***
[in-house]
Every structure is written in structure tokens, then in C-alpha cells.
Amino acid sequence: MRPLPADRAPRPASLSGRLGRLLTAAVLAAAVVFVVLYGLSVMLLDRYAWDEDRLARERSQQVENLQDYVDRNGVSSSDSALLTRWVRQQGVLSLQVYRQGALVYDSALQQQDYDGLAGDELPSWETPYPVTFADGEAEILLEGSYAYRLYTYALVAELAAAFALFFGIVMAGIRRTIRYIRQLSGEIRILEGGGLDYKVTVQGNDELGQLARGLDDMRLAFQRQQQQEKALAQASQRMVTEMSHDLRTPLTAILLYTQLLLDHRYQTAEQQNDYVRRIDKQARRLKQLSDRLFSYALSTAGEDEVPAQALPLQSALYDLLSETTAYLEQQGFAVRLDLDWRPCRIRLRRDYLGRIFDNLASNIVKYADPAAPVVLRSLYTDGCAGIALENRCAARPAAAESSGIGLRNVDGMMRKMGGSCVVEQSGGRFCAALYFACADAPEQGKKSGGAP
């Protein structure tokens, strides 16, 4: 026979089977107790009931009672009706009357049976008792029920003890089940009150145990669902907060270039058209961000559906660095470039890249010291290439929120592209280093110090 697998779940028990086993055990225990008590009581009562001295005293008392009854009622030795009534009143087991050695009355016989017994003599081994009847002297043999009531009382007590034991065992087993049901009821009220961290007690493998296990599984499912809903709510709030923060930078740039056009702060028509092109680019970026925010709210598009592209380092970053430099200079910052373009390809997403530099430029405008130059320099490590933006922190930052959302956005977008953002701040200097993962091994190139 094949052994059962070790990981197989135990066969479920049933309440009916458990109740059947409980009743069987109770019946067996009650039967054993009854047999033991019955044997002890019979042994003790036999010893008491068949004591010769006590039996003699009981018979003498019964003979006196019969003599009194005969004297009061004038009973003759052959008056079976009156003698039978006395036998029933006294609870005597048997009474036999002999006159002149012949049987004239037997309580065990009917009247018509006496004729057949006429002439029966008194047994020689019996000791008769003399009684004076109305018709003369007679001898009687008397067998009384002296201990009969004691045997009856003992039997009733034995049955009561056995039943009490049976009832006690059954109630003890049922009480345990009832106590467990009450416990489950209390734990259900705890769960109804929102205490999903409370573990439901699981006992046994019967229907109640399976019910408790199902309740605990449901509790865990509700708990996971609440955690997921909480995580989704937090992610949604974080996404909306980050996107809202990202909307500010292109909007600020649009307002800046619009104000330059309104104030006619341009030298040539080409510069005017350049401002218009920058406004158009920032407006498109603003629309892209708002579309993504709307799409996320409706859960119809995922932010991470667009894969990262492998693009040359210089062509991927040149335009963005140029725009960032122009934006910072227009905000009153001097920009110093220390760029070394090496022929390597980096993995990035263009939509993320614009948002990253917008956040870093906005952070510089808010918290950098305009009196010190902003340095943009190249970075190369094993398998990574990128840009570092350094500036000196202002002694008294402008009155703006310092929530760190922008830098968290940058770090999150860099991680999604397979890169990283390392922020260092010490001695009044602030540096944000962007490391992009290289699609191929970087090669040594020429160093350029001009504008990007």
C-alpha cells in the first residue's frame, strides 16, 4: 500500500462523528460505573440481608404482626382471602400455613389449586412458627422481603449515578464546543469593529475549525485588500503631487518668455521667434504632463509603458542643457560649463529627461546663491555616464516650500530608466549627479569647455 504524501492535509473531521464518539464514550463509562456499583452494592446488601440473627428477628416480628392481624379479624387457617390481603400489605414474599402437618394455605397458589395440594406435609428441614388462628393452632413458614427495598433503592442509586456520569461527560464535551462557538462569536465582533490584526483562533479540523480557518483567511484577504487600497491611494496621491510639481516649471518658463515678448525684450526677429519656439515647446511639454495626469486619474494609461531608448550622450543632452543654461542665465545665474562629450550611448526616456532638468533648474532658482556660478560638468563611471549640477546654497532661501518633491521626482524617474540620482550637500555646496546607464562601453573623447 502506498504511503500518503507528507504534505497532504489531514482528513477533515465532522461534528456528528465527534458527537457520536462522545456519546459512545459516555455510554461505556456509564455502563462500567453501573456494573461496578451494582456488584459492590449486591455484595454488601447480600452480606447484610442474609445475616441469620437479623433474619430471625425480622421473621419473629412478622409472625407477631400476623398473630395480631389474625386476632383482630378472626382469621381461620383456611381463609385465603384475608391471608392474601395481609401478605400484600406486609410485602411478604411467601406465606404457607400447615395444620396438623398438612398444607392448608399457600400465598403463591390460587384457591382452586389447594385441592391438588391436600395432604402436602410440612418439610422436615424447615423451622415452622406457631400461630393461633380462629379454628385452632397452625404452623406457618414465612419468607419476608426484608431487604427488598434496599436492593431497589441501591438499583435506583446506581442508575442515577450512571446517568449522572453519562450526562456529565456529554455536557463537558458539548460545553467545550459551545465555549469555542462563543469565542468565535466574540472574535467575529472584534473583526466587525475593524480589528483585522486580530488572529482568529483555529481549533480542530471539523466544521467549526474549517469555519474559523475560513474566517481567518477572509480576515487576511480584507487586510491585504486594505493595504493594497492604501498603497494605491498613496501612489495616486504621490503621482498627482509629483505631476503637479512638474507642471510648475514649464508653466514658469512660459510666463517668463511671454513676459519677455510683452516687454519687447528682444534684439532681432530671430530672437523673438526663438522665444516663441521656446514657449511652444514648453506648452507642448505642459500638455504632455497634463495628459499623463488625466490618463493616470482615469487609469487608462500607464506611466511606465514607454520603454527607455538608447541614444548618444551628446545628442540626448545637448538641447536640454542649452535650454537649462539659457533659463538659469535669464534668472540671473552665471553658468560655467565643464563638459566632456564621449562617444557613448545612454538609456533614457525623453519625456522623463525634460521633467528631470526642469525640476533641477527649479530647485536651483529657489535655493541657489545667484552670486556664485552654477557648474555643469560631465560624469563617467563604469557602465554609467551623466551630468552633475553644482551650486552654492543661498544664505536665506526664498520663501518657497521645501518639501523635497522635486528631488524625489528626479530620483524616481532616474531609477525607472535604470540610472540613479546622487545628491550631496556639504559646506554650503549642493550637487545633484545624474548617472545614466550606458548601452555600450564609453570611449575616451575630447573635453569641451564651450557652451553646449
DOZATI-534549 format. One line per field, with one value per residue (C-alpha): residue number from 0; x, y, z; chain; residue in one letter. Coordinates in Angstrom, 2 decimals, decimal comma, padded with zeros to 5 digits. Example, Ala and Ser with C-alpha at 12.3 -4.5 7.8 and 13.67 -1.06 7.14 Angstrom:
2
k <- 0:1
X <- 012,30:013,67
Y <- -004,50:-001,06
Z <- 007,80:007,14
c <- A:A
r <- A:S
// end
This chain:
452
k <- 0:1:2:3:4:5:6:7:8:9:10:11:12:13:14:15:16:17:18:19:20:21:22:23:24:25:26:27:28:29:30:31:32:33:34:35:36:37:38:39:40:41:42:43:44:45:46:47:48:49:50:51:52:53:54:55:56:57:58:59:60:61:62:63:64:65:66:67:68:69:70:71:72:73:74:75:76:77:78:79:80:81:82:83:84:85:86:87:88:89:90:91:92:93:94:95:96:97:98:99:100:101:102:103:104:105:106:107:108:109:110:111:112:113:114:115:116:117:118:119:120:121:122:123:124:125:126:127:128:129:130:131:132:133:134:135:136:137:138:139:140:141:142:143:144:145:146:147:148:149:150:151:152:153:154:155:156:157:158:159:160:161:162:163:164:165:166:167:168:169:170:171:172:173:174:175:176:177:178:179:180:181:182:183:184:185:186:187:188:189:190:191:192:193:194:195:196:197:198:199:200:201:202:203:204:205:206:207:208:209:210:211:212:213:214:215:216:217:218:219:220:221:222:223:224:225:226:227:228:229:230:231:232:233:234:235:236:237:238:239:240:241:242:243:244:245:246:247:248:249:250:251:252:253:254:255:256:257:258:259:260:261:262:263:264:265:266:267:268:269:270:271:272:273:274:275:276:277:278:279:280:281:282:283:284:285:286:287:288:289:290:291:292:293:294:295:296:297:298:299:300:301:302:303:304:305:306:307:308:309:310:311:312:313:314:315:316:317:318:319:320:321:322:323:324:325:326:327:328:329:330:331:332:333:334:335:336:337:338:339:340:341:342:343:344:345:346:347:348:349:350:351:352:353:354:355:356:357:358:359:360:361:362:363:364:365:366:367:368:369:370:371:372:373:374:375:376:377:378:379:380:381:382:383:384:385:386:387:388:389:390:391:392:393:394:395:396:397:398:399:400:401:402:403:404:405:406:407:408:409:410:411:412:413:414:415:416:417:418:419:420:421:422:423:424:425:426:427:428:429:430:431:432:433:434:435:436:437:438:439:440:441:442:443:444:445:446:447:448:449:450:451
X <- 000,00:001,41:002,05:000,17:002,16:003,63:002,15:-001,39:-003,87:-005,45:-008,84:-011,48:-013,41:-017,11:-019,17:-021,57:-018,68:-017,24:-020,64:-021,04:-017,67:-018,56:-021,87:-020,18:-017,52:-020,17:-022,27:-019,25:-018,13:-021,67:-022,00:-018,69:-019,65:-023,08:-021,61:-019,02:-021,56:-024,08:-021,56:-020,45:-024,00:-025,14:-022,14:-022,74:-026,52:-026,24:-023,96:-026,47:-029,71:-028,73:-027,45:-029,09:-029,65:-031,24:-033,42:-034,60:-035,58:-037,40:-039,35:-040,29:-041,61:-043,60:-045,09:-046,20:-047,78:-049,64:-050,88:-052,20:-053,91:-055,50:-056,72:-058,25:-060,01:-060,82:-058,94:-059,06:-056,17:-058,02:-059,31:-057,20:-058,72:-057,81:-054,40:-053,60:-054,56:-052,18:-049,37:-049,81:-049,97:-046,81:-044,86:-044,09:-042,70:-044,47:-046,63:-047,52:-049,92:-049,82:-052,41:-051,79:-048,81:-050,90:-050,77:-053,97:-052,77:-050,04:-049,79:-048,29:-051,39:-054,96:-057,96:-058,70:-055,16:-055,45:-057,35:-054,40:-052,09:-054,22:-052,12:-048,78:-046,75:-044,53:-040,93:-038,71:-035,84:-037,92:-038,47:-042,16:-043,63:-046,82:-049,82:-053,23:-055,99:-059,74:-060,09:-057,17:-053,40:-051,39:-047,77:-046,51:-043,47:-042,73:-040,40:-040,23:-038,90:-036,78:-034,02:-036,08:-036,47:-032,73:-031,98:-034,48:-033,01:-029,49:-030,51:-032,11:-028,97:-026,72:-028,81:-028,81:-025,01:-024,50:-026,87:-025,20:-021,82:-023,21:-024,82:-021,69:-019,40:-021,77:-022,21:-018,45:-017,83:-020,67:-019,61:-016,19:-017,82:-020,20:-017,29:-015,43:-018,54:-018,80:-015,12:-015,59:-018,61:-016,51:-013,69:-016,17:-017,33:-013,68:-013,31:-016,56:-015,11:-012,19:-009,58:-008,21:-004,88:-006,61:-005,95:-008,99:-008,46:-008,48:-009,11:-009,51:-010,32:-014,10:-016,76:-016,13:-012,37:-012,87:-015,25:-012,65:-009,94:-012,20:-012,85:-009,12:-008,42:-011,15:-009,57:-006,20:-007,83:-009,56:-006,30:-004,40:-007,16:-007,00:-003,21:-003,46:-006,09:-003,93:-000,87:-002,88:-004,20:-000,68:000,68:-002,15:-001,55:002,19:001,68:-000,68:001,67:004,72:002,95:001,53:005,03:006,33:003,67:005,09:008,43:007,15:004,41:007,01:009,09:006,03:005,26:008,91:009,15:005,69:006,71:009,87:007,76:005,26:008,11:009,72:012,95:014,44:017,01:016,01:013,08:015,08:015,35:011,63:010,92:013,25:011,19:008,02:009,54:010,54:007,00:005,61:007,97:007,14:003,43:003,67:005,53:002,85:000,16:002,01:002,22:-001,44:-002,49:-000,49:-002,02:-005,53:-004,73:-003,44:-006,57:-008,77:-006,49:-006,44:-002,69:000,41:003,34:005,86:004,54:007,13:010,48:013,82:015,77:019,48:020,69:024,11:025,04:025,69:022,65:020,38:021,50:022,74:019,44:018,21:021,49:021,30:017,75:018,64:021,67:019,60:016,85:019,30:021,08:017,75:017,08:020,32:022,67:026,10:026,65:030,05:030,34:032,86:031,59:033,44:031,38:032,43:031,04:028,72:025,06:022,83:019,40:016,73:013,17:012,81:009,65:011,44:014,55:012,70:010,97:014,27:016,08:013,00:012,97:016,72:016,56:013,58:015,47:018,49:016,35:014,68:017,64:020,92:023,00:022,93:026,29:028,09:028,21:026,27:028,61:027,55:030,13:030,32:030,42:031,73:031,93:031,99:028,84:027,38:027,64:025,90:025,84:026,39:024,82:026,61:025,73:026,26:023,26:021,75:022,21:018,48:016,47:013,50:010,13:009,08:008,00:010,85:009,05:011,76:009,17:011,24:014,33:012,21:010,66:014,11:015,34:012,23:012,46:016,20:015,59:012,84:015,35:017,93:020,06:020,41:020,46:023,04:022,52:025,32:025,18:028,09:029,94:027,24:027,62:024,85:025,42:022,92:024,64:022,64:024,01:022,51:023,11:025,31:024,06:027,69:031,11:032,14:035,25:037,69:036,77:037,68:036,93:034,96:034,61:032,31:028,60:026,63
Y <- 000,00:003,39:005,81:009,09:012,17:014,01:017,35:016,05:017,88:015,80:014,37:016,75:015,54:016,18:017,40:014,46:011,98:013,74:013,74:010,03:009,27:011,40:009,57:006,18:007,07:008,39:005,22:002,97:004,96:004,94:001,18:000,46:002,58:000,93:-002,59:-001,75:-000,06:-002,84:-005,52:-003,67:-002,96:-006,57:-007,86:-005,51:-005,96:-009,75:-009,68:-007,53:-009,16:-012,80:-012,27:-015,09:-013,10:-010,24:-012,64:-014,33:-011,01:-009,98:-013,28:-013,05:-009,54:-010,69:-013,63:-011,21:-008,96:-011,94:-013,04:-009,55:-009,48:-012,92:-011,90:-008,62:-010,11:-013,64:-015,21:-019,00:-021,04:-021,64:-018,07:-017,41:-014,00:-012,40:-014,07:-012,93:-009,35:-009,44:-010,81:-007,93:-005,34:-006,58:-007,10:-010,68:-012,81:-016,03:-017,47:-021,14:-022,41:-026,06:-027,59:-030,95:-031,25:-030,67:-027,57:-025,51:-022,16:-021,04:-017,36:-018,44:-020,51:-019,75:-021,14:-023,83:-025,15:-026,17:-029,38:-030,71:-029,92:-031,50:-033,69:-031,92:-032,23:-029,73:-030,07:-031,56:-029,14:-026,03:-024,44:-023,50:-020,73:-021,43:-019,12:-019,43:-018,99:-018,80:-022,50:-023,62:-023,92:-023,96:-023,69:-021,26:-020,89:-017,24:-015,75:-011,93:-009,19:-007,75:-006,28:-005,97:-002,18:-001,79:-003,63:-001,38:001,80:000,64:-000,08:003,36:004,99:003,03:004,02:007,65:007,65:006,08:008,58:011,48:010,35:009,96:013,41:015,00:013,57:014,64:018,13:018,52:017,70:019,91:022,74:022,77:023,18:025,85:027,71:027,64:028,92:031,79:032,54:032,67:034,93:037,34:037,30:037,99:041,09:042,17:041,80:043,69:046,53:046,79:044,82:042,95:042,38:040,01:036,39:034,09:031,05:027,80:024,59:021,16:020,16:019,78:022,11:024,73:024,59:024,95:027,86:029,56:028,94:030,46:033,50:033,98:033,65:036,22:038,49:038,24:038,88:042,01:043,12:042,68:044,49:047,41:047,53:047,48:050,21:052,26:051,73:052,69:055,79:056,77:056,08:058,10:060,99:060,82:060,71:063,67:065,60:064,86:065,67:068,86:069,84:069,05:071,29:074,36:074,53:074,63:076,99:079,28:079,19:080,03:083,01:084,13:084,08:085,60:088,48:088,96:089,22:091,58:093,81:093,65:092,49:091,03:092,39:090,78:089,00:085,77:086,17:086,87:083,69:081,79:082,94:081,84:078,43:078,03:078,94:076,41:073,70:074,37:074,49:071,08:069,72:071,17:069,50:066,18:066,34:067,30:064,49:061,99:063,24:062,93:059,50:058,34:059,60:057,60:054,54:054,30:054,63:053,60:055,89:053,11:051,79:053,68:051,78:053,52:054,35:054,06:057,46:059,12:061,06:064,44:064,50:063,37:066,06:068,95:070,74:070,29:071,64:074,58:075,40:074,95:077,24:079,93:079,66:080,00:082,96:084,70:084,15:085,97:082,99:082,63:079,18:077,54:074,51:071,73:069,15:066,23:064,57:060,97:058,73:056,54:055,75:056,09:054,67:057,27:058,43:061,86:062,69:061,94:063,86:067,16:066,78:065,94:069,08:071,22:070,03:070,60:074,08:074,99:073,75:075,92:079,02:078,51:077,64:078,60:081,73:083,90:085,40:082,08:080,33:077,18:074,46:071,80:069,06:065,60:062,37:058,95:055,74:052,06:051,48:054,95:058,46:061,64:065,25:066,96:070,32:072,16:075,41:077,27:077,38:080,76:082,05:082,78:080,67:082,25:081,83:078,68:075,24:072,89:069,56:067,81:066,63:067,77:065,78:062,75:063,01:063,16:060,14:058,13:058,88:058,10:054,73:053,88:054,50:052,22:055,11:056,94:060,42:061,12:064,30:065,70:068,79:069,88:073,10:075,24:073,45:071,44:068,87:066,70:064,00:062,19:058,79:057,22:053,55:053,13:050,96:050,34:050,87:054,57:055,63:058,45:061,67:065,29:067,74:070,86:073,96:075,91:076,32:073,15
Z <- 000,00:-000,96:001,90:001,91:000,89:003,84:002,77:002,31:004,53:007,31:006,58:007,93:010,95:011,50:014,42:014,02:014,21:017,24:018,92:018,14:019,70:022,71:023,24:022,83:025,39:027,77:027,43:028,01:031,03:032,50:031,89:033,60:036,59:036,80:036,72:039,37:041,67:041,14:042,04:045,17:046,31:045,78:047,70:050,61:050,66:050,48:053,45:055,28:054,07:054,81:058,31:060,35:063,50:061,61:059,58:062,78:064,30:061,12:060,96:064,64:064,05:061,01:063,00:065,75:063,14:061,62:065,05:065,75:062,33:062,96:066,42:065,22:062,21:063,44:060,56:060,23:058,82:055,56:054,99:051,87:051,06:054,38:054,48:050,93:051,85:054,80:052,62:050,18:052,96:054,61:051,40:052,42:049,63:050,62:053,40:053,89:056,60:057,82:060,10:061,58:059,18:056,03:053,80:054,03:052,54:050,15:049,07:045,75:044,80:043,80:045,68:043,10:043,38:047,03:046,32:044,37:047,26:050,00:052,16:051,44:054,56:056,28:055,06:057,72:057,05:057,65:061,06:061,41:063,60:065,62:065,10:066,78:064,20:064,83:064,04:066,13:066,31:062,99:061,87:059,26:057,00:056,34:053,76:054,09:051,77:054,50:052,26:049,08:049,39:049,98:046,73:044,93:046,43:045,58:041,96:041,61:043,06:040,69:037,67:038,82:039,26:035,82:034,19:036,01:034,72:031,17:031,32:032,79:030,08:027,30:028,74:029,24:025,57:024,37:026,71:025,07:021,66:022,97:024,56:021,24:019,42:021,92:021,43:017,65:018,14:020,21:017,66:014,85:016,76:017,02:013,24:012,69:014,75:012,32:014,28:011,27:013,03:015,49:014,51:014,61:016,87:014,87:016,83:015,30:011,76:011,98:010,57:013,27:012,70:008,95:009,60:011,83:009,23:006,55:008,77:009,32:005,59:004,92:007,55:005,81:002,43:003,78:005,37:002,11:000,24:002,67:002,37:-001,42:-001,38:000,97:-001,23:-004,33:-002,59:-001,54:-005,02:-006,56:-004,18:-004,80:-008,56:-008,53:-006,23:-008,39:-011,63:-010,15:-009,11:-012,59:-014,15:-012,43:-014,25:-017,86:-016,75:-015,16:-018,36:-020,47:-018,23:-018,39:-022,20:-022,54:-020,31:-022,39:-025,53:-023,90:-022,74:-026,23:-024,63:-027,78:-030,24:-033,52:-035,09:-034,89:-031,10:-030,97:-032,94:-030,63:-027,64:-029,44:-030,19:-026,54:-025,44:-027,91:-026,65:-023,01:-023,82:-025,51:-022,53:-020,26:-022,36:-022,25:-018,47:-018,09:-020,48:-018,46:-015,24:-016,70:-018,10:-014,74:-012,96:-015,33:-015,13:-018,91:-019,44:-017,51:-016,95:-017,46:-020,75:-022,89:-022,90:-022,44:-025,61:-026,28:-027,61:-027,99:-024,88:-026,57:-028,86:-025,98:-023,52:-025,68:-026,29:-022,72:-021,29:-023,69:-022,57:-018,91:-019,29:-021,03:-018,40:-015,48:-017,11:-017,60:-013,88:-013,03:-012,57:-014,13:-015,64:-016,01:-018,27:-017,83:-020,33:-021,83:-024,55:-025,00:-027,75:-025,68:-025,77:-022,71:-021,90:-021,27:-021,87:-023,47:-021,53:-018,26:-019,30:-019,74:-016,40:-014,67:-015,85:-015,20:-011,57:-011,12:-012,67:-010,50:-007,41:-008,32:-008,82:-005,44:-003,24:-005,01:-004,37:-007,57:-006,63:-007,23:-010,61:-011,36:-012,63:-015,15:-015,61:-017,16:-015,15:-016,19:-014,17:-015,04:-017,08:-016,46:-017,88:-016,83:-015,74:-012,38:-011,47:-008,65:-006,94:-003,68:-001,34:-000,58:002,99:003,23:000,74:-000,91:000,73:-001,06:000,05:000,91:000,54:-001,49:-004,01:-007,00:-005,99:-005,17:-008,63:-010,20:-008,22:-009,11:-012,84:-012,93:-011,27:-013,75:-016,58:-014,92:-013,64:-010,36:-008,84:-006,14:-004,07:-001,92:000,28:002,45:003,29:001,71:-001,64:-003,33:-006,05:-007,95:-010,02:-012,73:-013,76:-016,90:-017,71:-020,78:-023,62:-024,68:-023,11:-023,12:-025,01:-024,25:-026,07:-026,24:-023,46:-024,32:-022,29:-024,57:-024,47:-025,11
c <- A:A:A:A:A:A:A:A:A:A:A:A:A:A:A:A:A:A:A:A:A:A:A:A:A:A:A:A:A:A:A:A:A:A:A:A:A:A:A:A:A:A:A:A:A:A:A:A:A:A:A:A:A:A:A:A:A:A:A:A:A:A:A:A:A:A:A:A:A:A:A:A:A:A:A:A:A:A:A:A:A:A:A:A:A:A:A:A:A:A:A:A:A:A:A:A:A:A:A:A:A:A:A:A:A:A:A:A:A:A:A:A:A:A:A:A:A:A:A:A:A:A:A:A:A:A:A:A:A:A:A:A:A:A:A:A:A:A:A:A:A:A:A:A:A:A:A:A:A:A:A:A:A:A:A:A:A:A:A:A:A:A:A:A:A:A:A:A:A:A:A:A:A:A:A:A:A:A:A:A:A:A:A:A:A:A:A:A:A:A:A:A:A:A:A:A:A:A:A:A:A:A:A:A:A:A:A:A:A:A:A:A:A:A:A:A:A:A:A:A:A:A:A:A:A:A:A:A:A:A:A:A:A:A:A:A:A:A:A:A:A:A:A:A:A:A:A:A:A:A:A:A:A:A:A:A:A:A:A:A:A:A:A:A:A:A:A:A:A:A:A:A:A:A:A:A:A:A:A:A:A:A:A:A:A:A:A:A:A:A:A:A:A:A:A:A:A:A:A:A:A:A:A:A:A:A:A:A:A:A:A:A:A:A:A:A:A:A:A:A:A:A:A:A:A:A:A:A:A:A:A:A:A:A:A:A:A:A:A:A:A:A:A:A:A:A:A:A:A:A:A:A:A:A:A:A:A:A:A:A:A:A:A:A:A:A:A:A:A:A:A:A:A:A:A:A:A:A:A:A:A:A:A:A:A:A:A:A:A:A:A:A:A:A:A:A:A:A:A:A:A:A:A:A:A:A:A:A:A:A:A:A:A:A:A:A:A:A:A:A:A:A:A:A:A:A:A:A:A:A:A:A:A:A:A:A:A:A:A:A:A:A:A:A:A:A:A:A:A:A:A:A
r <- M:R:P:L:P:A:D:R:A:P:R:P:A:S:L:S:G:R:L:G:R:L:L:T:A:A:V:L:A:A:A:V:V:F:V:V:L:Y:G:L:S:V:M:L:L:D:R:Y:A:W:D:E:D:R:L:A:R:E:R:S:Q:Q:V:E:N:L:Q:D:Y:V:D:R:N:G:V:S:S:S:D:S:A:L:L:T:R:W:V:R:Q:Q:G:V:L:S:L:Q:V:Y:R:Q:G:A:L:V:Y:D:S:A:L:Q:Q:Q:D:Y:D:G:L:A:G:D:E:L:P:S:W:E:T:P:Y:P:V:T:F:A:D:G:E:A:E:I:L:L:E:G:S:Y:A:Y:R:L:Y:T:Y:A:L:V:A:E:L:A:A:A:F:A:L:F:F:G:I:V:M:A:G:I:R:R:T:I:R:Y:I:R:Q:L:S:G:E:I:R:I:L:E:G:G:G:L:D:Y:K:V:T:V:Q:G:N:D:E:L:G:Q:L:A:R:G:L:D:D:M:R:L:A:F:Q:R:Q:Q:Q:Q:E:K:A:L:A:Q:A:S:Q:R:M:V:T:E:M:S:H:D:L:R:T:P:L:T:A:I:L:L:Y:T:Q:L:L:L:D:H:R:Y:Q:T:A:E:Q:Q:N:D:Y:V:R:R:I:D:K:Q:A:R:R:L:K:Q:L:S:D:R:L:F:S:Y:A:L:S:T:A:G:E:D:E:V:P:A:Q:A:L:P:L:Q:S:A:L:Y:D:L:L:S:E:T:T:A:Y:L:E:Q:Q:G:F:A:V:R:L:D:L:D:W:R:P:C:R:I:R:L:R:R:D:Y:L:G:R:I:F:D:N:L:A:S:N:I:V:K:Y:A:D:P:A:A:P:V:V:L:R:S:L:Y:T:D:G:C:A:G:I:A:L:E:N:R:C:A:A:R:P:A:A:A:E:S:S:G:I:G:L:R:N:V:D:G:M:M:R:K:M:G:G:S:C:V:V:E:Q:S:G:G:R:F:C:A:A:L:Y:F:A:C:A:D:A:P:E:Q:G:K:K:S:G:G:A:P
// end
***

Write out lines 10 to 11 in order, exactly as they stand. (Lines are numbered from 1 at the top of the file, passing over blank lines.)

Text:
Y <- -004,50:-001,06
Z <- 007,80:007,14